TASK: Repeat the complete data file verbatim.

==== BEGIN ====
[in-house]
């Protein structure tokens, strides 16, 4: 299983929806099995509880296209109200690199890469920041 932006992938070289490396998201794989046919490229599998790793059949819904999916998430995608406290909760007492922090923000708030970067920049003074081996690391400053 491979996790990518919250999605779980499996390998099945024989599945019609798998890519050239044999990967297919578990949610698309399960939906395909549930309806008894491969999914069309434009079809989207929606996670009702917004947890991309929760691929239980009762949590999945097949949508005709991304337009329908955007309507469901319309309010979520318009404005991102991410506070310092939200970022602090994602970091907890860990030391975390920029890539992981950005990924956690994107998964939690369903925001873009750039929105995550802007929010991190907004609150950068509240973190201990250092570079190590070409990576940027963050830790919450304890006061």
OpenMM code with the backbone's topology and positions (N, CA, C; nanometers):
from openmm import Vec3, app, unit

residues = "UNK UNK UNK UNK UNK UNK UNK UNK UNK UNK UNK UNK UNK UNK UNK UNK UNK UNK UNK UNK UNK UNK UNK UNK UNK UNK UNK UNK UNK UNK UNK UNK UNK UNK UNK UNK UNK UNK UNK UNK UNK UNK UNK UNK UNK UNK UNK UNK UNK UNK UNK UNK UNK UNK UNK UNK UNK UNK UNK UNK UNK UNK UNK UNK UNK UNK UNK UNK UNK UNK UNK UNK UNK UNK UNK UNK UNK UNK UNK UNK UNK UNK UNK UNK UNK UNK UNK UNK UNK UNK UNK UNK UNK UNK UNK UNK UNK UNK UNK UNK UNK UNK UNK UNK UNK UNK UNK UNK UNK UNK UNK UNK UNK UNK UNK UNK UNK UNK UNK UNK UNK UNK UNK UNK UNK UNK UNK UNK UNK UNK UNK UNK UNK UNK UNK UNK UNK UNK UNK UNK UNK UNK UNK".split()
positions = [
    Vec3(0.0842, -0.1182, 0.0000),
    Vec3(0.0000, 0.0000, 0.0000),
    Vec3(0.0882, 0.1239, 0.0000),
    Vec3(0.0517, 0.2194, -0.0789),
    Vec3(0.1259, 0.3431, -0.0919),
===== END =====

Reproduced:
[in-house]
């Protein structure tokens, strides 16, 4: 299983929806099995509880296209109200690199890469920041 932006992938070289490396998201794989046919490229599998790793059949819904999916998430995608406290909760007492922090923000708030970067920049003074081996690391400053 491979996790990518919250999605779980499996390998099945024989599945019609798998890519050239044999990967297919578990949610698309399960939906395909549930309806008894491969999914069309434009079809989207929606996670009702917004947890991309929760691929239980009762949590999945097949949508005709991304337009329908955007309507469901319309309010979520318009404005991102991410506070310092939200970022602090994602970091907890860990030391975390920029890539992981950005990924956690994107998964939690369903925001873009750039929105995550802007929010991190907004609150950068509240973190201990250092570079190590070409990576940027963050830790919450304890006061």
OpenMM code with the backbone's topology and positions (N, CA, C; nanometers):
from openmm import Vec3, app, unit

residues = "UNK UNK UNK UNK UNK UNK UNK UNK UNK UNK UNK UNK UNK UNK UNK UNK UNK UNK UNK UNK UNK UNK UNK UNK UNK UNK UNK UNK UNK UNK UNK UNK UNK UNK UNK UNK UNK UNK UNK UNK UNK UNK UNK UNK UNK UNK UNK UNK UNK UNK UNK UNK UNK UNK UNK UNK UNK UNK UNK UNK UNK UNK UNK UNK UNK UNK UNK UNK UNK UNK UNK UNK UNK UNK UNK UNK UNK UNK UNK UNK UNK UNK UNK UNK UNK UNK UNK UNK UNK UNK UNK UNK UNK UNK UNK UNK UNK UNK UNK UNK UNK UNK UNK UNK UNK UNK UNK UNK UNK UNK UNK UNK UNK UNK UNK UNK UNK UNK UNK UNK UNK UNK UNK UNK UNK UNK UNK UNK UNK UNK UNK UNK UNK UNK UNK UNK UNK UNK UNK UNK UNK UNK UNK".split()
positions = [
    Vec3(0.0842, -0.1182, 0.0000),
    Vec3(0.0000, 0.0000, 0.0000),
    Vec3(0.0882, 0.1239, 0.0000),
    Vec3(0.0517, 0.2194, -0.0789),
    Vec3(0.1259, 0.3431, -0.0919),